Paul's teaching should not be viewed as new or different. Jesus essentially taught the same about the reality and necessity in general of division (Matt. 10: 34 ff.). You see, there is only one faith and Christians must contend for the "once delivered faith" (Eph. 5; Jude 3). "Peace at any price" and unity in diversity have no part of pristine Christianity.
" that they which are approved may be made manifest among you." "Approved" is from the Greek dokimos. Dokimos is used in the Septuagint translation (one often quoted by Jesus and the apostles) in Zechariah 11: 1: "Cast them into a furnace and I will see if it is good (approved, dokimos, dm) metal." Hence, the approved ones at Corinth would be those who were tested and found genuine.
" made manifest." "Manifest" is from phanerros. Phanerros is translated "openly" and "known" in Matthew 6: 4 and Acts 7: 13, respectively. How would those thus approved be made known among others in the church at Corinth? In a passive application, the tested and approved would not rebel at God's word (Paul's teaching), did not misconduct themselves, did not rally around men (parties and factions), and did not simply drop out because of their fear to address the prevailing problems. In an active sense, others knew the approved in that they would submit to God's word, manifest their allegiance to Christ, properly conduct themselves in controversy, remain loyal, and contend for the faith.
In all honesty, not a few local churches have divisions and factions. There are doctrinal and moral issues that have prompted the spiritual tears, separations, and groups have formed that rally around their leaders. In such an atmosphere the faithful and genuine are conspicuous, however. Such a sad prevailing circumstance can actually result in good: the manifesting of the approved. Yes, they are physically a part of the situation, but they are not passive and condoning (see Rev. 2:12-29). If repentance is not forthcoming, there may also come a time when they must withdraw themselves from the sinful conditions (cp. Lk. 10: 11, Eph. 5: 10, 11, I Tim. 6: 5, 2 Jn. 9-11). The good news is, many at Corinth repented at Paul's plain and cogent preaching (2 Cor. 2, 9-13). If Paul had been of the belief and persuasion of too many preachers today (accepting unity in diversity and doctrinal and moral laxity), he would not have courageously preached on their sins; hence, there would have been no repentance on their part. Also appreciate the fact that Paul did not violate their autonomy by not only preaching on their sins, but also revealing to others the sins of the church at Corinth!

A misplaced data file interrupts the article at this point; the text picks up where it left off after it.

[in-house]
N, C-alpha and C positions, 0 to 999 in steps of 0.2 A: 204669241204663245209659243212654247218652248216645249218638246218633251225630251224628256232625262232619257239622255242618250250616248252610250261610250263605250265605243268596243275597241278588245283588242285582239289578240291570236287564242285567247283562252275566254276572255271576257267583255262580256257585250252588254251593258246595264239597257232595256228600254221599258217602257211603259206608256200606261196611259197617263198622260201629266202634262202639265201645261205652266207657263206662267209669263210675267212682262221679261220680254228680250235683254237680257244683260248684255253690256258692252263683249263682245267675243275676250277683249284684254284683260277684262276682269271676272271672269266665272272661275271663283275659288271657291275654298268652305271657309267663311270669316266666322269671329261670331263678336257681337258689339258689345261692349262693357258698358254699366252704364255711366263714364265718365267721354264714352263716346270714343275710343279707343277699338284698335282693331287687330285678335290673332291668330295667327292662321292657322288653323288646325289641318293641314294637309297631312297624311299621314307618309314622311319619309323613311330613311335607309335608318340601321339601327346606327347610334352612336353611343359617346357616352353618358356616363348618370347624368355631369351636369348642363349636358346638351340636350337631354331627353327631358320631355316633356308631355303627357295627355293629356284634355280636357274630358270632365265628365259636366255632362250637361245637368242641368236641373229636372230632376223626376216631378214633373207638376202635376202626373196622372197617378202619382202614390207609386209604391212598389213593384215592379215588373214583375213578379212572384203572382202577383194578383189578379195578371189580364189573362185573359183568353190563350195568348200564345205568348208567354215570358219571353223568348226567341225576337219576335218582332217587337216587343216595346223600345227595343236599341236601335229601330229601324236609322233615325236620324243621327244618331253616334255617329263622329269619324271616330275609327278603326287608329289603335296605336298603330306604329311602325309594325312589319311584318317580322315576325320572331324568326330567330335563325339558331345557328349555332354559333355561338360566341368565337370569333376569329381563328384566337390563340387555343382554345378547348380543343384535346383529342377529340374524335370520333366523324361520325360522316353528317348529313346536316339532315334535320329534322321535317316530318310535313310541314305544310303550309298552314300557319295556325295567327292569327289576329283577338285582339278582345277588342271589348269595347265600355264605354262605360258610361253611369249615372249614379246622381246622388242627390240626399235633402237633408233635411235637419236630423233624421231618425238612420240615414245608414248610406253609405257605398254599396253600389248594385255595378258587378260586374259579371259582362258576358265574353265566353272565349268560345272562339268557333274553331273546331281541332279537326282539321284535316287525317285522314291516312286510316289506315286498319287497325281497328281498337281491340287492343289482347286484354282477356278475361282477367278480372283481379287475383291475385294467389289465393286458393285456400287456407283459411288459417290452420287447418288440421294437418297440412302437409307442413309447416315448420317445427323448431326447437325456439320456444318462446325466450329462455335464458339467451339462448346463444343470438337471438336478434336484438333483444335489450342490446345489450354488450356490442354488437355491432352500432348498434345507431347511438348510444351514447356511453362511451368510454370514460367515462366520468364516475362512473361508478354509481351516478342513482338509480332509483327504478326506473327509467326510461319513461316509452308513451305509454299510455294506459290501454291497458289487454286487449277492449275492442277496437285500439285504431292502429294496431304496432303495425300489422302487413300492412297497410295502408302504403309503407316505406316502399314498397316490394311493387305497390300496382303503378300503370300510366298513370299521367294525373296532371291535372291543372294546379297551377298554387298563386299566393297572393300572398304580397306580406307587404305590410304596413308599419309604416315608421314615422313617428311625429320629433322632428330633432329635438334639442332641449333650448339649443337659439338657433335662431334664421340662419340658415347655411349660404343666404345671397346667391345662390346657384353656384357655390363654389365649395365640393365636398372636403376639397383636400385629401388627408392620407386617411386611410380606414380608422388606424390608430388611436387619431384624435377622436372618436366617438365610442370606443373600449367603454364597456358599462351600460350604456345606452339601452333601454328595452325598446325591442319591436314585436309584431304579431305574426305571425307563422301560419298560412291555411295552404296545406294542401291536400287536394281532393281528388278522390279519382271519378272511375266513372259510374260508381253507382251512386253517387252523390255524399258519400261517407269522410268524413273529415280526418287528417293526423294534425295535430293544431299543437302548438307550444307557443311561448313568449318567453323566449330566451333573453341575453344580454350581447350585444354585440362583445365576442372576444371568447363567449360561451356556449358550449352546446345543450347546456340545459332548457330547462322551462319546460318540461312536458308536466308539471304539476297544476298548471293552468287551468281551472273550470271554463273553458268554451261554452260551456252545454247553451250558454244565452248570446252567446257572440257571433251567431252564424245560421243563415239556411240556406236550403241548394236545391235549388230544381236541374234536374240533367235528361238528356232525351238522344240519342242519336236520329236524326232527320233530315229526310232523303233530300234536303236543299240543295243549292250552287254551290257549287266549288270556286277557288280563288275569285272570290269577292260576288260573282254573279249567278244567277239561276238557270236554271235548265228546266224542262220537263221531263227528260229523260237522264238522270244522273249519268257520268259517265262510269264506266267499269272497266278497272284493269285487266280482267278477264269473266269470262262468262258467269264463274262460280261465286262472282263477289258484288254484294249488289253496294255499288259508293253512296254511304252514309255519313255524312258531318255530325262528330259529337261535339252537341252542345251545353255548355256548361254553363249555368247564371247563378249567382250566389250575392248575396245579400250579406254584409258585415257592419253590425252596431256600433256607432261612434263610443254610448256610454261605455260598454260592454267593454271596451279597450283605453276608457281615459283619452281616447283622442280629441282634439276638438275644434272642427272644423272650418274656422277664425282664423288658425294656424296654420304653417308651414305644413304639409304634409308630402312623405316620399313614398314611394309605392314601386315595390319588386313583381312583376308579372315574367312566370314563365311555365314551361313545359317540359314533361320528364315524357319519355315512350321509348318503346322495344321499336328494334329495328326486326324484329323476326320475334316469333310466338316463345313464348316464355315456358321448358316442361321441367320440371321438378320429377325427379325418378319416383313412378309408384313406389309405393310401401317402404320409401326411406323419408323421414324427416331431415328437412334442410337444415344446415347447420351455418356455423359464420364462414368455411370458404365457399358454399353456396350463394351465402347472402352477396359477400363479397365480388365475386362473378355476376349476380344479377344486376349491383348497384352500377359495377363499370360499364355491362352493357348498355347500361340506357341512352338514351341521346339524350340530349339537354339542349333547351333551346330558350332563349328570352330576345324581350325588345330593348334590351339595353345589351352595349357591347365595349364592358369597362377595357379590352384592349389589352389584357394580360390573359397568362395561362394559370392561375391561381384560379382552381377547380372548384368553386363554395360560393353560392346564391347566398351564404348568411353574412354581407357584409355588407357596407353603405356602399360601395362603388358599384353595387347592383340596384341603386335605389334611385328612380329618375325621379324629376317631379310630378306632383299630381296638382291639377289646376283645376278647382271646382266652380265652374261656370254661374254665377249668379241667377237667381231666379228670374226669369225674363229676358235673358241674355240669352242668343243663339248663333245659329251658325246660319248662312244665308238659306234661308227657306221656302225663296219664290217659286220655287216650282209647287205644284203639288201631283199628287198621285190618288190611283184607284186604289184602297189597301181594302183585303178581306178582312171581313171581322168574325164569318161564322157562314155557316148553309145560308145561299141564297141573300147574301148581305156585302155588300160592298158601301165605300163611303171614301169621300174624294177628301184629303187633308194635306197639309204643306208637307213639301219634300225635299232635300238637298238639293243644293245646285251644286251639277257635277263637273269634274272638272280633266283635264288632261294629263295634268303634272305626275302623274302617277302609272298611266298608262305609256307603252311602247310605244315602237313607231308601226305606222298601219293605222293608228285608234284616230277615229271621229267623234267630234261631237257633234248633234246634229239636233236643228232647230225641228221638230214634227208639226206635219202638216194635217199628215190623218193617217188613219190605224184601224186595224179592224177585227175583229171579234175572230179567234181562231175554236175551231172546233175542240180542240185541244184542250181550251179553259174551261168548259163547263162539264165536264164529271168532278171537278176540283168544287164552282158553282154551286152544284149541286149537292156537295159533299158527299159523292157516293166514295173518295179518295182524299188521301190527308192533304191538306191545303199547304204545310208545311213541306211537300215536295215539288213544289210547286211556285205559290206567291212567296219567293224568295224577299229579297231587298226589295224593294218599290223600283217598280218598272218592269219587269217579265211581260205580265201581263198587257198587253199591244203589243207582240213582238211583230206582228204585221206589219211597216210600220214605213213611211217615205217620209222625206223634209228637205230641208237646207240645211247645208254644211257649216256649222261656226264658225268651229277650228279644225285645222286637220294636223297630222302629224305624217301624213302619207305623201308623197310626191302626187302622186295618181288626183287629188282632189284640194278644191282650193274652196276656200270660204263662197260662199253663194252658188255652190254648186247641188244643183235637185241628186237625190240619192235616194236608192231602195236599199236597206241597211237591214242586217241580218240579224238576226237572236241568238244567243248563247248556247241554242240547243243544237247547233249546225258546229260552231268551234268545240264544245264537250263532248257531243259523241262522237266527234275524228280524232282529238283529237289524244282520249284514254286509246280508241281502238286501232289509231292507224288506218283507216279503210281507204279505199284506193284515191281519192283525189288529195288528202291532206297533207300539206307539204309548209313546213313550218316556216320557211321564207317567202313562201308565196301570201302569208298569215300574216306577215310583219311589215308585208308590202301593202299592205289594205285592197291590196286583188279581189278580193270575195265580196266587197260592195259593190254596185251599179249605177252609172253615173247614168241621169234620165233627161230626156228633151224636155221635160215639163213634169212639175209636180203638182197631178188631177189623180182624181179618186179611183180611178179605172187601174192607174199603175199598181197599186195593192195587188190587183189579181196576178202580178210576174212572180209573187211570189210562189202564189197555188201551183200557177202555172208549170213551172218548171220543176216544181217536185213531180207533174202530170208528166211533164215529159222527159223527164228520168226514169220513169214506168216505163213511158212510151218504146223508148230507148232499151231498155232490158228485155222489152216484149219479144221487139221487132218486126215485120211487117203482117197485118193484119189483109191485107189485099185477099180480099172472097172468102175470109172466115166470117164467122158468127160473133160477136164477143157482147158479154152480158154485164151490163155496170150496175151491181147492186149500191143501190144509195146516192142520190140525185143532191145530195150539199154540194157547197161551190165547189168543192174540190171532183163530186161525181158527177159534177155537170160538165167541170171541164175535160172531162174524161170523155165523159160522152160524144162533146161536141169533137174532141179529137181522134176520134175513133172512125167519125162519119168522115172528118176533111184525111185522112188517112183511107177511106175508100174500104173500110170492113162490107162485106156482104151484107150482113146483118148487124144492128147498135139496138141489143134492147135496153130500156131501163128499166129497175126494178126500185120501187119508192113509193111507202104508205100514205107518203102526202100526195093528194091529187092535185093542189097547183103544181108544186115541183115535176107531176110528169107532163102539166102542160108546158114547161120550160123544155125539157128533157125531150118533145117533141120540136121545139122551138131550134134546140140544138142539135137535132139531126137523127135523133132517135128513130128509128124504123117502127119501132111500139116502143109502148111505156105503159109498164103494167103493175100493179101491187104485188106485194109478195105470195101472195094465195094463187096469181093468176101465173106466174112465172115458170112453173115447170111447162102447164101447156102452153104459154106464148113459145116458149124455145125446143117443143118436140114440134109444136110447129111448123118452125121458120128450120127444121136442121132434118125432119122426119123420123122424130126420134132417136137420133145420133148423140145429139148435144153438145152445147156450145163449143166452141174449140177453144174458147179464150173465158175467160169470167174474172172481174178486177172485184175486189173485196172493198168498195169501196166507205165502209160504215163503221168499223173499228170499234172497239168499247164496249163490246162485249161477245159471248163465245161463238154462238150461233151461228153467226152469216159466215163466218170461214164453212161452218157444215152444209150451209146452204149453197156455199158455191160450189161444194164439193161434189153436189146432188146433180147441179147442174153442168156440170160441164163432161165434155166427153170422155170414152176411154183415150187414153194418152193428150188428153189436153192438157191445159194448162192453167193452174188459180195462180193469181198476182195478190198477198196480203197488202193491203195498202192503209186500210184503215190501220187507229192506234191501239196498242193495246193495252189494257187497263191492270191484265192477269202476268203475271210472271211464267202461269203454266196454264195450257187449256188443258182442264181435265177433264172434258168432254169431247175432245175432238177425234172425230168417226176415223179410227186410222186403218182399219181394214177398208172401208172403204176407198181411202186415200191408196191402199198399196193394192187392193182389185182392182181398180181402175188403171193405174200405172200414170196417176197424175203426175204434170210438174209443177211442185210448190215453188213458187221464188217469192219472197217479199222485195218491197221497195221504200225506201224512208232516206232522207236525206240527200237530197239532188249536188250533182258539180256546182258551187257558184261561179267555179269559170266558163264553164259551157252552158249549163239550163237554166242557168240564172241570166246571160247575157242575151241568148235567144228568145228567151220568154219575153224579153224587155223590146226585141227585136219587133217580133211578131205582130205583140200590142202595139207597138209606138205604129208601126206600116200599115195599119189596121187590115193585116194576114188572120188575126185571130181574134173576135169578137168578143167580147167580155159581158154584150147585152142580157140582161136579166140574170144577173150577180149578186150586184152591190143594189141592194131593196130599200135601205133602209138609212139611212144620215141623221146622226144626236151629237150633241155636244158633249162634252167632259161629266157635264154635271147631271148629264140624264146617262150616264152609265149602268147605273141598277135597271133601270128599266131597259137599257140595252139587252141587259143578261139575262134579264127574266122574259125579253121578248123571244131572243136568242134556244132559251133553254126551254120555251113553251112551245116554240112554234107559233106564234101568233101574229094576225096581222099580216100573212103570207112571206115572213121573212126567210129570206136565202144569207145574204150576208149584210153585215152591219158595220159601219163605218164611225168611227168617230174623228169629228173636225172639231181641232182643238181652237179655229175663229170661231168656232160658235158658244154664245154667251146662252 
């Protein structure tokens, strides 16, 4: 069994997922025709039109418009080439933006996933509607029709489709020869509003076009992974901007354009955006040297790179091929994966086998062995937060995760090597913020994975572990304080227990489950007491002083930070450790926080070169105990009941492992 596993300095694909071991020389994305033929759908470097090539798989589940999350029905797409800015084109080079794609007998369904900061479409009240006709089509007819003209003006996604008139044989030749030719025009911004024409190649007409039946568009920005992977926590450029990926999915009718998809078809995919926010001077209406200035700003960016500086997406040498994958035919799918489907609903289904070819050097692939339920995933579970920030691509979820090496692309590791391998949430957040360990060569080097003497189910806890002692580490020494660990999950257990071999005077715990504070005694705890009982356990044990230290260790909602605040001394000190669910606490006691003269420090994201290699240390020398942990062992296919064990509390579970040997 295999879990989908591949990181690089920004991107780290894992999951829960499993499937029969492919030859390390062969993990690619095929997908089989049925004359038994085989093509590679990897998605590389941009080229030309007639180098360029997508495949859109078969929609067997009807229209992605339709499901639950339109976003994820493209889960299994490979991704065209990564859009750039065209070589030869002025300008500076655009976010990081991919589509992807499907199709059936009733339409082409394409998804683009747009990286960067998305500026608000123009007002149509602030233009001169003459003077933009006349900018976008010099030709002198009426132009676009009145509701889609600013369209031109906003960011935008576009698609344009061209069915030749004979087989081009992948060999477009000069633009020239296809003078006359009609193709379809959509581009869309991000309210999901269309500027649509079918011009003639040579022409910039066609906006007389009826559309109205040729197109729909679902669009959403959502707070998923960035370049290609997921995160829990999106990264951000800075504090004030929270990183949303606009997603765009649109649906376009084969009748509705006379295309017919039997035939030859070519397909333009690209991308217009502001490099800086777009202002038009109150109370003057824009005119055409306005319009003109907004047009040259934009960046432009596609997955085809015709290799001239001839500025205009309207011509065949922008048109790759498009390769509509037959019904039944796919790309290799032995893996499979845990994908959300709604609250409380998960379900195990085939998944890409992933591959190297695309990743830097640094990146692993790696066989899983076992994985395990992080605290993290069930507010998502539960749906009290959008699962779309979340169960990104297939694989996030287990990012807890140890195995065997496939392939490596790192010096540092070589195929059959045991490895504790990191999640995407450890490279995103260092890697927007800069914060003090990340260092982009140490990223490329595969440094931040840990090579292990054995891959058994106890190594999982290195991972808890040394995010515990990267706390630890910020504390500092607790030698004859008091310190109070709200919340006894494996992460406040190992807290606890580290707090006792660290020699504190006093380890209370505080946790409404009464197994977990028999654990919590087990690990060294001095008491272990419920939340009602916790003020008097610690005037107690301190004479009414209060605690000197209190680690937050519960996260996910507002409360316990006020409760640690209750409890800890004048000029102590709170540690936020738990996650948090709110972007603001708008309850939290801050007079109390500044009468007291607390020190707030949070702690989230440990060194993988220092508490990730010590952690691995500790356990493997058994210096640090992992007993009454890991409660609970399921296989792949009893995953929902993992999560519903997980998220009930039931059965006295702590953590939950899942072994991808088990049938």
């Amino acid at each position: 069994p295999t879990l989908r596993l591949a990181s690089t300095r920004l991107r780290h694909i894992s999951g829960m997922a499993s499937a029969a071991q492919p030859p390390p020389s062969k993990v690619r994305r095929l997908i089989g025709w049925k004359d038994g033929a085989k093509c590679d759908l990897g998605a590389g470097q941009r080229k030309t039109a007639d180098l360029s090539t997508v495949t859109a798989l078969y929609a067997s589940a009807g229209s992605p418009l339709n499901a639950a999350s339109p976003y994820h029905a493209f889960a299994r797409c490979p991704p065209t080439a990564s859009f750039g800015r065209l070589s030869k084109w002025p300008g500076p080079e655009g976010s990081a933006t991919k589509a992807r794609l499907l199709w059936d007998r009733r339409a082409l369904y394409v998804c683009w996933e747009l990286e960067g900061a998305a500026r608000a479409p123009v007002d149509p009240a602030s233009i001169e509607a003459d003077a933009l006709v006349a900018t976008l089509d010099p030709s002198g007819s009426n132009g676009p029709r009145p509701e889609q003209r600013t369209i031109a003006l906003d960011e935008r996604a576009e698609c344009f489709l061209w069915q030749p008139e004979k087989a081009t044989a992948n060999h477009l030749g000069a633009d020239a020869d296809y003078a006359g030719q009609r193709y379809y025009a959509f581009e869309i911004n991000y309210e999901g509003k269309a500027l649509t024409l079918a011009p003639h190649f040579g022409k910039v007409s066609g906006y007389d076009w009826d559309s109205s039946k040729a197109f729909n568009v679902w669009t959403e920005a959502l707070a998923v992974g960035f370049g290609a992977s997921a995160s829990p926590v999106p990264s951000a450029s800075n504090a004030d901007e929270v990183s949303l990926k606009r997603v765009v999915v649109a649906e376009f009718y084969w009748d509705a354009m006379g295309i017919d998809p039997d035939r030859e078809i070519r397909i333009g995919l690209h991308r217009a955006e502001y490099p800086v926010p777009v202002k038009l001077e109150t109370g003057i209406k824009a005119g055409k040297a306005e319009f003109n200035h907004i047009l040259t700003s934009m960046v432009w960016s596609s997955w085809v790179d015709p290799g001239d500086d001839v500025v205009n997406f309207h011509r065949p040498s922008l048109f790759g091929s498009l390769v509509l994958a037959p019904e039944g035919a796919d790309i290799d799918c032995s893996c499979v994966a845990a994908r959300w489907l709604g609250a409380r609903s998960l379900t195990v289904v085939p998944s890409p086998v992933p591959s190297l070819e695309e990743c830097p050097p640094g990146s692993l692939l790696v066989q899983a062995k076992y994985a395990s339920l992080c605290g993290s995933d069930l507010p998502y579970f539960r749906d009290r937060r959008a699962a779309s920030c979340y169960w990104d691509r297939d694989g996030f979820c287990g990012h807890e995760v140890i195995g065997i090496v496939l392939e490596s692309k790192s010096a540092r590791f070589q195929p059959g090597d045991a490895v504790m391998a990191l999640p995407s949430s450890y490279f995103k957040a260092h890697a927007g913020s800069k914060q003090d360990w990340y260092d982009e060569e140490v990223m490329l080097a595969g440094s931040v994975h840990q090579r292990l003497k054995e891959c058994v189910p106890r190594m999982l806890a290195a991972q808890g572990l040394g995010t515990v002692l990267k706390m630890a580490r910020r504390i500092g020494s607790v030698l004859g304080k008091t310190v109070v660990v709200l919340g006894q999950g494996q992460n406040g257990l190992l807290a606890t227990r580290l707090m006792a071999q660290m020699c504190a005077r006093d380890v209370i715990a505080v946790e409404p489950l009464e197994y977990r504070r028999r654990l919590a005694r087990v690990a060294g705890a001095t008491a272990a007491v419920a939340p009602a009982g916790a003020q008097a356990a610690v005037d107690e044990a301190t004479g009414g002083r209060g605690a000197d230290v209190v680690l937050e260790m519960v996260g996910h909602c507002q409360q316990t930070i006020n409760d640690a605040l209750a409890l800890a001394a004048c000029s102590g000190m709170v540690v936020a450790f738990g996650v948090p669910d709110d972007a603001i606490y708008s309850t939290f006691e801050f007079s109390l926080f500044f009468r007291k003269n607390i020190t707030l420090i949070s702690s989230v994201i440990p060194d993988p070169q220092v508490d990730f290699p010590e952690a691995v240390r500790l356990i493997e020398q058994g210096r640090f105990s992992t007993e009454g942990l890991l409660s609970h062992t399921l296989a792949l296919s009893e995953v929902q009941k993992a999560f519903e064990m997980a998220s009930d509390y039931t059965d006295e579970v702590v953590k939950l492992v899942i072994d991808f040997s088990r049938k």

Allow me to close with the appropriate and succinct words of Commentator David Lipscomb regarding I Corinthians 11: 19:
"The church of God, like the Jewish nation, will continually fall away from steadfastness in the faith. Those who cannot be faithful to God under temptations to disobey him are not worthy of his kingdom. So God allows evil men to come among his people who would lead away from God and his order, to try and test who among them are faithful and true to him .This was permitted to prove and to show who could stand firm and steadfast under temptations to turn away from God. God tests them on the point of fidelity to him in faith and doctrine as well as love of the world, lusts of the flesh, and pleasures of life .These are God's tests to purify the churches. He desires only true and tried and faithful subjects in his kingdom. Those who cannot stand the test must be purged out. So divisions come to every church to make manifest those who are approved. It is God bringing the churches to judgment in this world, that those who are approved and true may be manifest. All we have to do is to stand true and firm to God and his word, and leave the results with him" (A Commentary on the New Testament Epistles, pg. 170, 171).
Addendum: Related articles for you to read are: Jesus and Division; Jesus and Unity; Fellowship; and Romans 14, an Overview